What does a course of therapy involve?
On average course of therapy consists of 15 sessions. The sessions are usually held on a weekly basis (at least in the initial stages) and last for one hour. Occasionally the number and length of sessions required is different as therapy is planned on an individual basis and is dependent upon the nature of your problems / needs.
The first part of treatment is the assessment phase. This is where the presenting problem is being identified in terms of history, developing and maintaining factors and it also involves assessment of risk. The therapist will be asking you questions in order to check that your problem is amenable to a CBP approach, that you feel comfortable with this type of treatment and you will agree together what your treatment goals will be. Based on the nature of the presenting problem, the assessment might last from 2-4 sessions.
An agenda is set for each session to ensure that all of the important issues are covered and that enough time is spent on them to work on them effectively. Initially, the therapist sets the agenda but as time progresses it is helpful for you to also take part in this.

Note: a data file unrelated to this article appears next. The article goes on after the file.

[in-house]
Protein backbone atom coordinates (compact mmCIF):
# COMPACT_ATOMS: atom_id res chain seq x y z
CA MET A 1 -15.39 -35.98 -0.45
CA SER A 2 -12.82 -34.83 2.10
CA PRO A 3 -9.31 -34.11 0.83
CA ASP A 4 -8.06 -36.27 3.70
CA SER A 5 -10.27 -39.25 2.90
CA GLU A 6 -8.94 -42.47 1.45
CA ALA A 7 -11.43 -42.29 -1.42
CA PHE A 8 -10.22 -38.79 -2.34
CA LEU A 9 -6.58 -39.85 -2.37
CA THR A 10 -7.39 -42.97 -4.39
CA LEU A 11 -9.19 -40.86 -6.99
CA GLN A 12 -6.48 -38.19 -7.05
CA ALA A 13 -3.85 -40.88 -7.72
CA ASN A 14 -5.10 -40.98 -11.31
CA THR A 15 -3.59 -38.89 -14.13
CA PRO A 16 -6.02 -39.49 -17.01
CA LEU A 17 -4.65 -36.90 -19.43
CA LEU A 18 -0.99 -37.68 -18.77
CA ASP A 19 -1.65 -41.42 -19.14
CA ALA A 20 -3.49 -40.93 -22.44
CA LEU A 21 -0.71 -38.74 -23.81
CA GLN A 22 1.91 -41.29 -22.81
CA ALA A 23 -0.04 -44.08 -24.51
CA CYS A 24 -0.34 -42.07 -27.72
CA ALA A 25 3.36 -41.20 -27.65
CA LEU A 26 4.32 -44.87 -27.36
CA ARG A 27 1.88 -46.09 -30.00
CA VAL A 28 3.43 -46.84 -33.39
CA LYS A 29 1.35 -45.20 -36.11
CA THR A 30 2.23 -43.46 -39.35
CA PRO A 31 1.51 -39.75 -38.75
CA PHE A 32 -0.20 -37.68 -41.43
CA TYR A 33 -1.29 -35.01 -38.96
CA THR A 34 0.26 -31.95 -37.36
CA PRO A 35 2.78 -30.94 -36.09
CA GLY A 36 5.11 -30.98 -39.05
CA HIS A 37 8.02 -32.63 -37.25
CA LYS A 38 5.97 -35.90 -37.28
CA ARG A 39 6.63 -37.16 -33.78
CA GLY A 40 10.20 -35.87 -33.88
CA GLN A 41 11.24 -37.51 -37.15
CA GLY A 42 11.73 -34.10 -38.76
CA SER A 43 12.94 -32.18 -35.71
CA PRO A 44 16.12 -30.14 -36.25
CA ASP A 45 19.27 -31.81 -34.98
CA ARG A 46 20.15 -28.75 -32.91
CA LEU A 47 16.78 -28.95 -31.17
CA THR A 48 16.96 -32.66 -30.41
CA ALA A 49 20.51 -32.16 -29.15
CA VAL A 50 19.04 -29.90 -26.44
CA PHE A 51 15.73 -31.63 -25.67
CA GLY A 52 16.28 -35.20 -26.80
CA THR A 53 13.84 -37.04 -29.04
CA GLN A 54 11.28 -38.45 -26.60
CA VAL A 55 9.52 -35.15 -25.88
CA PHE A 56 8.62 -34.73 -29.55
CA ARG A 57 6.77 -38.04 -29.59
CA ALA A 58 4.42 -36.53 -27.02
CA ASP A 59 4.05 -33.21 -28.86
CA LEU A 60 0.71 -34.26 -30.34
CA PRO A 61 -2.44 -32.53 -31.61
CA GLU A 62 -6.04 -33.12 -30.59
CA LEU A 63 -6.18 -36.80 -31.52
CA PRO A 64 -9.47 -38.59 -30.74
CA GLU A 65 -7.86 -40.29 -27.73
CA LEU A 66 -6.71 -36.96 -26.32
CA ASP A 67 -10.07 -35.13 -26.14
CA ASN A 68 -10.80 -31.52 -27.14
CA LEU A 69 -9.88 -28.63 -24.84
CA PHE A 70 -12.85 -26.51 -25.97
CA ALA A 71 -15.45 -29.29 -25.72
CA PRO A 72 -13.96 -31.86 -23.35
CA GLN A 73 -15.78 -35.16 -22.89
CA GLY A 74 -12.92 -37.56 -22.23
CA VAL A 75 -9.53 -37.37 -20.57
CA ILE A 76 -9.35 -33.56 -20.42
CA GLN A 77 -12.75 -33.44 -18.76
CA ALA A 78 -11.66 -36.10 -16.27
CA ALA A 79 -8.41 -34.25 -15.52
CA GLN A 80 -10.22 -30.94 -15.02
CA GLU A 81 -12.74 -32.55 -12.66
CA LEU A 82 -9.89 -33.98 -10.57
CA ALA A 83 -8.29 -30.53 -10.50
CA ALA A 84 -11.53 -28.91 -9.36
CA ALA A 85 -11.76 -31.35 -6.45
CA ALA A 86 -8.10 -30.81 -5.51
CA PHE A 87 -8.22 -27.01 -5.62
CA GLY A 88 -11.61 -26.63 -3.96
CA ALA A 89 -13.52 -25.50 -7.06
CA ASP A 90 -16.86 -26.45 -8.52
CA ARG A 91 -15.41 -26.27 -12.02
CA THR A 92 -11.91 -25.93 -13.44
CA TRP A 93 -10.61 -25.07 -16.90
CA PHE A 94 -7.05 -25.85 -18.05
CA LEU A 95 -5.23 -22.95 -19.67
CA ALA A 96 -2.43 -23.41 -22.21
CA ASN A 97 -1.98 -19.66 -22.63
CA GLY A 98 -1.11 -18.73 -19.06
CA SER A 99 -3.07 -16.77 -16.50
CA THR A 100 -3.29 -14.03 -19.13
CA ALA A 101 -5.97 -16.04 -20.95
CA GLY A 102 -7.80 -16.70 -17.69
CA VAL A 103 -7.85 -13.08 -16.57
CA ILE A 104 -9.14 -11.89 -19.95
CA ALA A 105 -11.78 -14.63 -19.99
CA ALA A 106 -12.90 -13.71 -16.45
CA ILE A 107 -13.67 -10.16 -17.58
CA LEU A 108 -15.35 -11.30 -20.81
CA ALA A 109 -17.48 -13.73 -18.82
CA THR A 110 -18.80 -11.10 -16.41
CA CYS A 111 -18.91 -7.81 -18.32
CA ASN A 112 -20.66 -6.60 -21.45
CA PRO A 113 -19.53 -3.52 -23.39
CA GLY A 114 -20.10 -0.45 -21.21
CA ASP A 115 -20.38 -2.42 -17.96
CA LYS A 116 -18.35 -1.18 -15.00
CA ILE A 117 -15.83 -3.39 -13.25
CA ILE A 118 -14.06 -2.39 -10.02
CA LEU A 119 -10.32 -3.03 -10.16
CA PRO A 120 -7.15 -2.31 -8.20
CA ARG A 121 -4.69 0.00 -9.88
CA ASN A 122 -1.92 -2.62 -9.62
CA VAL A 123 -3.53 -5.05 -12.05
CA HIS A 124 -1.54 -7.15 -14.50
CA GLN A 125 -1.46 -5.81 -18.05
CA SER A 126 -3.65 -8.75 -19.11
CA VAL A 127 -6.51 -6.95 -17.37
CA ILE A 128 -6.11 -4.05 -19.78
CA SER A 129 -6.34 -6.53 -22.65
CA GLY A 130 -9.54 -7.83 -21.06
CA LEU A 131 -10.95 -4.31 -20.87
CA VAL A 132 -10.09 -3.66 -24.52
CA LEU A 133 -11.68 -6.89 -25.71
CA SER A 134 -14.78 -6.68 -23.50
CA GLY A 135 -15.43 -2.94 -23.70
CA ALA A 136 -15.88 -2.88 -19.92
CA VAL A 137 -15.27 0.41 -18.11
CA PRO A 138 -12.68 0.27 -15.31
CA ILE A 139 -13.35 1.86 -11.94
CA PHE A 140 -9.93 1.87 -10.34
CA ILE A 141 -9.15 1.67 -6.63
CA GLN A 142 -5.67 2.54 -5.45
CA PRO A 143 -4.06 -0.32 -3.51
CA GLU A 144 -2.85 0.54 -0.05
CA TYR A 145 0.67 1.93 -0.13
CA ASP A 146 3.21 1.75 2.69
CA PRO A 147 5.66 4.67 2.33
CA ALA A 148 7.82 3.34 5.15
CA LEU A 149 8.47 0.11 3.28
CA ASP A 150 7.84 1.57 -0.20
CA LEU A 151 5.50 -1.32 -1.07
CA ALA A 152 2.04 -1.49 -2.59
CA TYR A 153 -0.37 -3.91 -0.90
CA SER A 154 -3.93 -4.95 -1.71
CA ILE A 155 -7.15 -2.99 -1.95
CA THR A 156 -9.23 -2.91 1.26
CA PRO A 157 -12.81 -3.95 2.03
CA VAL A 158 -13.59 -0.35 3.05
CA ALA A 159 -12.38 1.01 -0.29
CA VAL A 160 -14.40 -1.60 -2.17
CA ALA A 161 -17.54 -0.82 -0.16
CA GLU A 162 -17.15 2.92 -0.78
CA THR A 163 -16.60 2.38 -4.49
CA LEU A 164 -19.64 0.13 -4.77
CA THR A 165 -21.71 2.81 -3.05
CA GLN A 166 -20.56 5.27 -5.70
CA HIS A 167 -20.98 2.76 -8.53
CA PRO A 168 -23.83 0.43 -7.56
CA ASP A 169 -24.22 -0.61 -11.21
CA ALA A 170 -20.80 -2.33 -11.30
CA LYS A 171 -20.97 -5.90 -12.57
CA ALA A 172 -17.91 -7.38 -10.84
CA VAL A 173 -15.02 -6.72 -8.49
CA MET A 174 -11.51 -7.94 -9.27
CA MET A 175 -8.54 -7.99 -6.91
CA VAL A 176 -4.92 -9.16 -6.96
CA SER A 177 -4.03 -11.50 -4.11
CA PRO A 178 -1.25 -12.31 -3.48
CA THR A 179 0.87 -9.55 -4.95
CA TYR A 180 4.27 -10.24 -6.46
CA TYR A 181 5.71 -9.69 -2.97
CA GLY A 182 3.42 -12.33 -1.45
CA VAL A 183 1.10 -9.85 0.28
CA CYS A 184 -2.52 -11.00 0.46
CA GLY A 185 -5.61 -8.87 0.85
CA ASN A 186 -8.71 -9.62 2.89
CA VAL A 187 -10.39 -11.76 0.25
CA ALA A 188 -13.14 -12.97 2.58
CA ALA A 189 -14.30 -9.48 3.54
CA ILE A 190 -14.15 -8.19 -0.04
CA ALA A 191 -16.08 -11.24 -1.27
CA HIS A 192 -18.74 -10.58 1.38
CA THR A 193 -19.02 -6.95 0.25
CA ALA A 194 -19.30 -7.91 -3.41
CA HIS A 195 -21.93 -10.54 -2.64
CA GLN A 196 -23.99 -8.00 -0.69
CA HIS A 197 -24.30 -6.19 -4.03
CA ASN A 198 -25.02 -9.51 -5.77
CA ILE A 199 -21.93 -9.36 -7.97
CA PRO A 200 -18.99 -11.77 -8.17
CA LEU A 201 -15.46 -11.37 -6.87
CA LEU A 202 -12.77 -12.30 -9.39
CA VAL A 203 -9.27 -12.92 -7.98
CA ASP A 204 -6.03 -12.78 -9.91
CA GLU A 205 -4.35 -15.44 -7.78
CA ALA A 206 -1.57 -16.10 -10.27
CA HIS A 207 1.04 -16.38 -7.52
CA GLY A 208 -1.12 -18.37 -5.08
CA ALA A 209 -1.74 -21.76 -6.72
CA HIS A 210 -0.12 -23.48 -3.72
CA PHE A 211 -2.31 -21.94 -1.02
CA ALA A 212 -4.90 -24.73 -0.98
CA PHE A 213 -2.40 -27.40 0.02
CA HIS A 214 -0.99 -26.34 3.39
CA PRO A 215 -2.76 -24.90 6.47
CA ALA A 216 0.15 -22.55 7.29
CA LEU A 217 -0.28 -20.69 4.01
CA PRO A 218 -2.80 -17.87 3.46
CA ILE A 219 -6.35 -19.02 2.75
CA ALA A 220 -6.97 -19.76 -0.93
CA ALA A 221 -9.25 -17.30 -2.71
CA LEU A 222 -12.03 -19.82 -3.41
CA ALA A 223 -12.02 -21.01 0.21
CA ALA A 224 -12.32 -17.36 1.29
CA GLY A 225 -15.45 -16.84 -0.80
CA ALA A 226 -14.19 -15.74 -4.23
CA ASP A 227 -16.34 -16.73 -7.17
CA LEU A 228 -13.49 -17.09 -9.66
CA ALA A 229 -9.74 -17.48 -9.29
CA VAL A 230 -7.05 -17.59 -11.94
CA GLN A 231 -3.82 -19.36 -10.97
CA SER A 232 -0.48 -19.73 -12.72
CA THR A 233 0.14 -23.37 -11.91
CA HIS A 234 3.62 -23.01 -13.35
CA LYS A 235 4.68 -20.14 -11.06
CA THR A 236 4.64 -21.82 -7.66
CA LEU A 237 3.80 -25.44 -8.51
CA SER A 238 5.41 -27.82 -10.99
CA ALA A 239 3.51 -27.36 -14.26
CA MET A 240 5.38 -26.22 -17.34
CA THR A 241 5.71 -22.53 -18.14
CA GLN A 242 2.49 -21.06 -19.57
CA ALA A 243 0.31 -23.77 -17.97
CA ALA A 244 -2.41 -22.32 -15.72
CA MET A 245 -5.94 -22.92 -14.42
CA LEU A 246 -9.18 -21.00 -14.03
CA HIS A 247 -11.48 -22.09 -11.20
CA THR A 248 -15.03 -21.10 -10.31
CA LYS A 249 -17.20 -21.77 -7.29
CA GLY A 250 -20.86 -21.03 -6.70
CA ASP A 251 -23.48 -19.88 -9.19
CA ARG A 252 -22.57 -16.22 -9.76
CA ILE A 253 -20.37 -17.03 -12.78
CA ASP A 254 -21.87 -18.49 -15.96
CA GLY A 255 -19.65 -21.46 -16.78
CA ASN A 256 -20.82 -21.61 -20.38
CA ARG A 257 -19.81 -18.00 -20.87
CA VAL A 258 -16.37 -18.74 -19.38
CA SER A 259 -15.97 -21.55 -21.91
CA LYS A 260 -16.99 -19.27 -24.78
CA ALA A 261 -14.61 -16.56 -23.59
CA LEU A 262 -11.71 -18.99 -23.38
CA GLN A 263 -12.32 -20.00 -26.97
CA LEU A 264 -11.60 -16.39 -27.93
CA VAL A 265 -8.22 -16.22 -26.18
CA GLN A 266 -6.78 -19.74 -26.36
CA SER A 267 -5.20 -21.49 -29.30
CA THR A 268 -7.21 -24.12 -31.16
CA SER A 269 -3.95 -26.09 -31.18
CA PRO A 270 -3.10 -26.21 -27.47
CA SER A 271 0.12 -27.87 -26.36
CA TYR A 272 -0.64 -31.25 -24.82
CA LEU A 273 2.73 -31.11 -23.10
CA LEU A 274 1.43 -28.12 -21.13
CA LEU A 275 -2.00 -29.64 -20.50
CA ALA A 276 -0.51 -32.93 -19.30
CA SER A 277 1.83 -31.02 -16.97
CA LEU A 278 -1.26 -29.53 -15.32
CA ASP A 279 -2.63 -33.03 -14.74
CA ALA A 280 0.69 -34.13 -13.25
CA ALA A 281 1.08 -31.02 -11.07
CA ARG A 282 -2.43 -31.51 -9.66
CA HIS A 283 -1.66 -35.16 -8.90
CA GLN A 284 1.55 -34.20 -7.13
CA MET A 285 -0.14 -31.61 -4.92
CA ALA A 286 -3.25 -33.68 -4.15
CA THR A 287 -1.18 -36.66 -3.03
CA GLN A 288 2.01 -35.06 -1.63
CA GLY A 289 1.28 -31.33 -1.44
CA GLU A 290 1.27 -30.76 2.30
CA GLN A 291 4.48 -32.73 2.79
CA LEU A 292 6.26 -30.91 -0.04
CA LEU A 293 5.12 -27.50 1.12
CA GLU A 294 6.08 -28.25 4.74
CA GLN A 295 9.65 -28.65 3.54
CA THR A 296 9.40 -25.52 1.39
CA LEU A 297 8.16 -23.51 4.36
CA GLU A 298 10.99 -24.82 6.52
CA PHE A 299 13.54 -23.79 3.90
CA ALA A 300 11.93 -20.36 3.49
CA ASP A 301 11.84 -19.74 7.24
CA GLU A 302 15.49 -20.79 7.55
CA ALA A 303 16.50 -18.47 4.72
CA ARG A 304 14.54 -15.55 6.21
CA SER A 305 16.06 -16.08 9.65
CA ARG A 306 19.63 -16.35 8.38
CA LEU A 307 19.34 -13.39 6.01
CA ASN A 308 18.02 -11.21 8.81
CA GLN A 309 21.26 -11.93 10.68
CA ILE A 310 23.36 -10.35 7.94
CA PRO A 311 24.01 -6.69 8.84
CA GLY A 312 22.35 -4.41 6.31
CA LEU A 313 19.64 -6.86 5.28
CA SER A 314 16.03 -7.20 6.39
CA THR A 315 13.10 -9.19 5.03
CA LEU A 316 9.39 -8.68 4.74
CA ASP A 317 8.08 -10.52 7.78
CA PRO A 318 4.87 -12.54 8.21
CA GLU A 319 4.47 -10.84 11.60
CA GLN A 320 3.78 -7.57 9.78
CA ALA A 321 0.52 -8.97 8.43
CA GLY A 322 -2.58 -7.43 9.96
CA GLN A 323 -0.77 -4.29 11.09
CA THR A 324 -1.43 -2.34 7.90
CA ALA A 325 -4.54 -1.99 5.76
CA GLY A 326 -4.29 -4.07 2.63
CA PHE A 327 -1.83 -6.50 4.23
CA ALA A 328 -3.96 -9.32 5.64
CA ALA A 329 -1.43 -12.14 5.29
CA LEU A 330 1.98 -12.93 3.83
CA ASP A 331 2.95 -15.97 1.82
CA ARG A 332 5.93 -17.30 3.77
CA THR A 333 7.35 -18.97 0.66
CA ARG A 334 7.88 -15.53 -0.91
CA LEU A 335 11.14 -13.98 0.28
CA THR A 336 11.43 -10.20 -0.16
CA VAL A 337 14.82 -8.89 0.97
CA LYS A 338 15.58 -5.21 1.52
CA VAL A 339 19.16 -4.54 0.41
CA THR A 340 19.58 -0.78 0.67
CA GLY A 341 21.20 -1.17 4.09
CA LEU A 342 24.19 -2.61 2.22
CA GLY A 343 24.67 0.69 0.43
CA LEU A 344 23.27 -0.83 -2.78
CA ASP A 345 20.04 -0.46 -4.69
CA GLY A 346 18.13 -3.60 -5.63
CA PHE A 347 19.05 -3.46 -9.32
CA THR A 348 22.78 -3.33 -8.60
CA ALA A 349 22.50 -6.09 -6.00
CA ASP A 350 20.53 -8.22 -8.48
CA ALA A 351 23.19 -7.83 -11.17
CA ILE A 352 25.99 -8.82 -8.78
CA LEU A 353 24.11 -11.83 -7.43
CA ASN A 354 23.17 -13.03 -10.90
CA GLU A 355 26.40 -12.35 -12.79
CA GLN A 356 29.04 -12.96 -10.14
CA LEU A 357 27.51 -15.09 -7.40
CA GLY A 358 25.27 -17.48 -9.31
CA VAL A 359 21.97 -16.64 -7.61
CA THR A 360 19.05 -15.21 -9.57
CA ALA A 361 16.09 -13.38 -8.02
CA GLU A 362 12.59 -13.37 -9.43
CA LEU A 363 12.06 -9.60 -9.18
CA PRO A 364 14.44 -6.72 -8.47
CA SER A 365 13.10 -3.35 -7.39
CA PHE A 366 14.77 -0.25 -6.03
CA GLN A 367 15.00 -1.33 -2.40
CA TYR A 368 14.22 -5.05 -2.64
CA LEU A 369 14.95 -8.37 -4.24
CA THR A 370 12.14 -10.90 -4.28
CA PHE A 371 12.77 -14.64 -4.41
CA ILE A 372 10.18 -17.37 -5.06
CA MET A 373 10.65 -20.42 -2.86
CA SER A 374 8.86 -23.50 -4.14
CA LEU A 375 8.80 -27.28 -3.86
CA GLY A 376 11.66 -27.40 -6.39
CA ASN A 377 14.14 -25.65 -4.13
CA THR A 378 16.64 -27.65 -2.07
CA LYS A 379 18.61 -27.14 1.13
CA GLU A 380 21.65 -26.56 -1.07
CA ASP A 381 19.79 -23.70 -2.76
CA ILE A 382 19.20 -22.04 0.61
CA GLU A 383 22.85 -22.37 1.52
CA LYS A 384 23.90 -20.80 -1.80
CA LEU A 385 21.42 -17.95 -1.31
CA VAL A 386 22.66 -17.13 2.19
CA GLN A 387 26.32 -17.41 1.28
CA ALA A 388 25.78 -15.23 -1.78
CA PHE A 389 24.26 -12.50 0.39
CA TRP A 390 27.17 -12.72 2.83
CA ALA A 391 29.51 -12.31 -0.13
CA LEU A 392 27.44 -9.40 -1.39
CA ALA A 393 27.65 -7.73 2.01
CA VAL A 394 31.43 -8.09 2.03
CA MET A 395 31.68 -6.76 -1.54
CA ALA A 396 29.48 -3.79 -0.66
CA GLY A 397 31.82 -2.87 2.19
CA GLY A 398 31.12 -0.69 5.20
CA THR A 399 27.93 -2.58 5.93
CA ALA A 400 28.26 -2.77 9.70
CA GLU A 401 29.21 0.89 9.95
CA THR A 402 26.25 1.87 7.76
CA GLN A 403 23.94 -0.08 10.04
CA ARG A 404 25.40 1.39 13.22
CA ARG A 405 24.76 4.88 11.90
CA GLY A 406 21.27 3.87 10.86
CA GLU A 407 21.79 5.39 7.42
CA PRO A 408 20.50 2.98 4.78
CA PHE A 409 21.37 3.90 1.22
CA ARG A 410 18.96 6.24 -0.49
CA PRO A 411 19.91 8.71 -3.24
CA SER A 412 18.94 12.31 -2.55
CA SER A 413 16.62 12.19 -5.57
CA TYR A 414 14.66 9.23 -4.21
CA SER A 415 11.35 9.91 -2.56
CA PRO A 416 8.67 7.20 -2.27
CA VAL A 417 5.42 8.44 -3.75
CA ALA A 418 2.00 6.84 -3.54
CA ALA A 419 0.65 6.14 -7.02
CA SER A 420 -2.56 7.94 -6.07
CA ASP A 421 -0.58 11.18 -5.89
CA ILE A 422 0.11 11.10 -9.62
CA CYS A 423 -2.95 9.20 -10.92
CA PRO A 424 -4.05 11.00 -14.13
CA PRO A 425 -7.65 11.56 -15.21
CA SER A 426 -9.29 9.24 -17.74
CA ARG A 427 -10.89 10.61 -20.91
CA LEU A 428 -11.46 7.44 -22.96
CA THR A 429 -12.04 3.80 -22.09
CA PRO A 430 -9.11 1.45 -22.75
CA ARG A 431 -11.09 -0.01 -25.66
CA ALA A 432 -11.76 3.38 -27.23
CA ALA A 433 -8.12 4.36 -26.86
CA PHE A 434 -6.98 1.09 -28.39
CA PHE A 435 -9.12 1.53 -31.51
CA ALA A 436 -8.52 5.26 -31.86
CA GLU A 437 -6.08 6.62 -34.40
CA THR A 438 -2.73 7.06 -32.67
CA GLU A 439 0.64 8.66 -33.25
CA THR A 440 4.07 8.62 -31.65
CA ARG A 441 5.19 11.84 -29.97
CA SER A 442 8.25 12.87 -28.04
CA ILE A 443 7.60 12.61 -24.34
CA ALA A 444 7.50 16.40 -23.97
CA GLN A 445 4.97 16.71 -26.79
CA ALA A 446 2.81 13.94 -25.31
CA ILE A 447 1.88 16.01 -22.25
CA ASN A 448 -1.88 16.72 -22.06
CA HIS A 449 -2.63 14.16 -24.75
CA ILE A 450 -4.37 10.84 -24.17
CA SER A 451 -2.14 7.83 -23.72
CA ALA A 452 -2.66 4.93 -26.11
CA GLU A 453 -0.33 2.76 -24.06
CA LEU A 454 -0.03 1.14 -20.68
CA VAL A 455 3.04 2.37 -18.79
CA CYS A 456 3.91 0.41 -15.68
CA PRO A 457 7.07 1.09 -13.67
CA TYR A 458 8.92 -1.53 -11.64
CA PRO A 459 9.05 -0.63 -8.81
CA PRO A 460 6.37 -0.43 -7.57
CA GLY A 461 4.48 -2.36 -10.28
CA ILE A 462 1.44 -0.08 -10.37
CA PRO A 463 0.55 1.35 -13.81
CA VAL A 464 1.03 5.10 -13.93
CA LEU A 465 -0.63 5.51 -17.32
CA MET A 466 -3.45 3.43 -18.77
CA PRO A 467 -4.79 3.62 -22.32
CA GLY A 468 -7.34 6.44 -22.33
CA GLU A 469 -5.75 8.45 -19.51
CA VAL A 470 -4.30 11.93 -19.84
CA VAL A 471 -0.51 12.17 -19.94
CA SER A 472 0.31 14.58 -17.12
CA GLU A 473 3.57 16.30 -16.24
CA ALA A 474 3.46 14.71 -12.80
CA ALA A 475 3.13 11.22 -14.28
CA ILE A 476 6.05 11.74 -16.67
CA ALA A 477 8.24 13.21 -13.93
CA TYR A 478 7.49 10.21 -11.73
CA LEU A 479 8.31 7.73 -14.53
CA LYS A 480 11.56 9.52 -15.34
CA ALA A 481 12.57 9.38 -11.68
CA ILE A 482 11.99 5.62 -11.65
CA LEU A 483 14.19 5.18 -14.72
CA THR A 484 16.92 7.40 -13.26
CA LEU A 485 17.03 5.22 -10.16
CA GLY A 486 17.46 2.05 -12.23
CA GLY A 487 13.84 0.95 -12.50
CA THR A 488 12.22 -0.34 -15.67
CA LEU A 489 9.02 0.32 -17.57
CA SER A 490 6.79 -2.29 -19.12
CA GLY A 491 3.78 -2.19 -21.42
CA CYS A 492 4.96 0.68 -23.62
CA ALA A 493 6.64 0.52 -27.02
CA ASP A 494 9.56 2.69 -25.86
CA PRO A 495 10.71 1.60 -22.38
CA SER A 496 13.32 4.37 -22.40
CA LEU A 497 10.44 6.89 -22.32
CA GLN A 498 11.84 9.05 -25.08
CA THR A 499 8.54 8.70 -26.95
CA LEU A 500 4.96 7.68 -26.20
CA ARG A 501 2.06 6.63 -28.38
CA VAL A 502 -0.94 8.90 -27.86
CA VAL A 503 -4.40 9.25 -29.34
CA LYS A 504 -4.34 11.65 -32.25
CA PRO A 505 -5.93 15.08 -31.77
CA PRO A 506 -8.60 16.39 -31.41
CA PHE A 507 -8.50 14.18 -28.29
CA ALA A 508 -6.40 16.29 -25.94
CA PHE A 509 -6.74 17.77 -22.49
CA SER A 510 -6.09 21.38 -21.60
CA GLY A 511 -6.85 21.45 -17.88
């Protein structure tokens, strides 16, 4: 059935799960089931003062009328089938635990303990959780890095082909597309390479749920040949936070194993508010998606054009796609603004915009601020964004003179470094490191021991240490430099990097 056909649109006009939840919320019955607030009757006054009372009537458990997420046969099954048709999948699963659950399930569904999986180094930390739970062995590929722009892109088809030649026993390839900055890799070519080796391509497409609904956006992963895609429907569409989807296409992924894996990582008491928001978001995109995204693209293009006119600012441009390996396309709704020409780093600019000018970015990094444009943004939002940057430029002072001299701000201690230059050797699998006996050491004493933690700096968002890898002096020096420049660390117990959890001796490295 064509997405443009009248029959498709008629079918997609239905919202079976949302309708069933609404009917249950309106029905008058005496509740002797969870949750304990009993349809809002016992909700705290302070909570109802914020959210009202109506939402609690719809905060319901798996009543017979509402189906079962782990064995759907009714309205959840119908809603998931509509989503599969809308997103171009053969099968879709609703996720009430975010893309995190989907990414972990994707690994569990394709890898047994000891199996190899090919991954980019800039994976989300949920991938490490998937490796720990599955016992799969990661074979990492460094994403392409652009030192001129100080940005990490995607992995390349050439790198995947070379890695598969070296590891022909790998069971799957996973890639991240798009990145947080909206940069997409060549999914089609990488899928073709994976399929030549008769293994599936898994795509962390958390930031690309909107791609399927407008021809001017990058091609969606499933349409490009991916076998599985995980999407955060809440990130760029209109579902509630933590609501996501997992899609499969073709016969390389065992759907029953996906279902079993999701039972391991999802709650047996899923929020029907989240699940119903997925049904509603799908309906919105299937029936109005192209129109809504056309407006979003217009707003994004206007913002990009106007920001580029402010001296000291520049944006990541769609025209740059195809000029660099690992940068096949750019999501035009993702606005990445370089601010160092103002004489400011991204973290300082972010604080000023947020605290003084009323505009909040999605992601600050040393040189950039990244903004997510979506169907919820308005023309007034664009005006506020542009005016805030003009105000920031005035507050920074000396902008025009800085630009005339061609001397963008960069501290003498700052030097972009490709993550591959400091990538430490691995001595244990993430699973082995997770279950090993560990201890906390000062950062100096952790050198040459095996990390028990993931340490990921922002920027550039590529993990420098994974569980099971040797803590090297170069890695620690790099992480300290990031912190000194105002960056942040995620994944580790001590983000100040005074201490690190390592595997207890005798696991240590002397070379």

You will be expected to take an active part in therapy and carry out work in between sessions. This is because the main aim is to teach you skills and techniques, which you can implement to help you overcome your problems. Reviews will occur on a frequent basis to ensure that you are satisfied with the services provided and that the treatment plan is satisying your needs.
If therapy has been successful follow-up sessions are offered. These sessions usually occur at 1, 3 and 6 months. The follow-up sessions are designed to monitor progress – research has shown that if the progress is, at least, maintained over this time period then relapse is less likely to occur.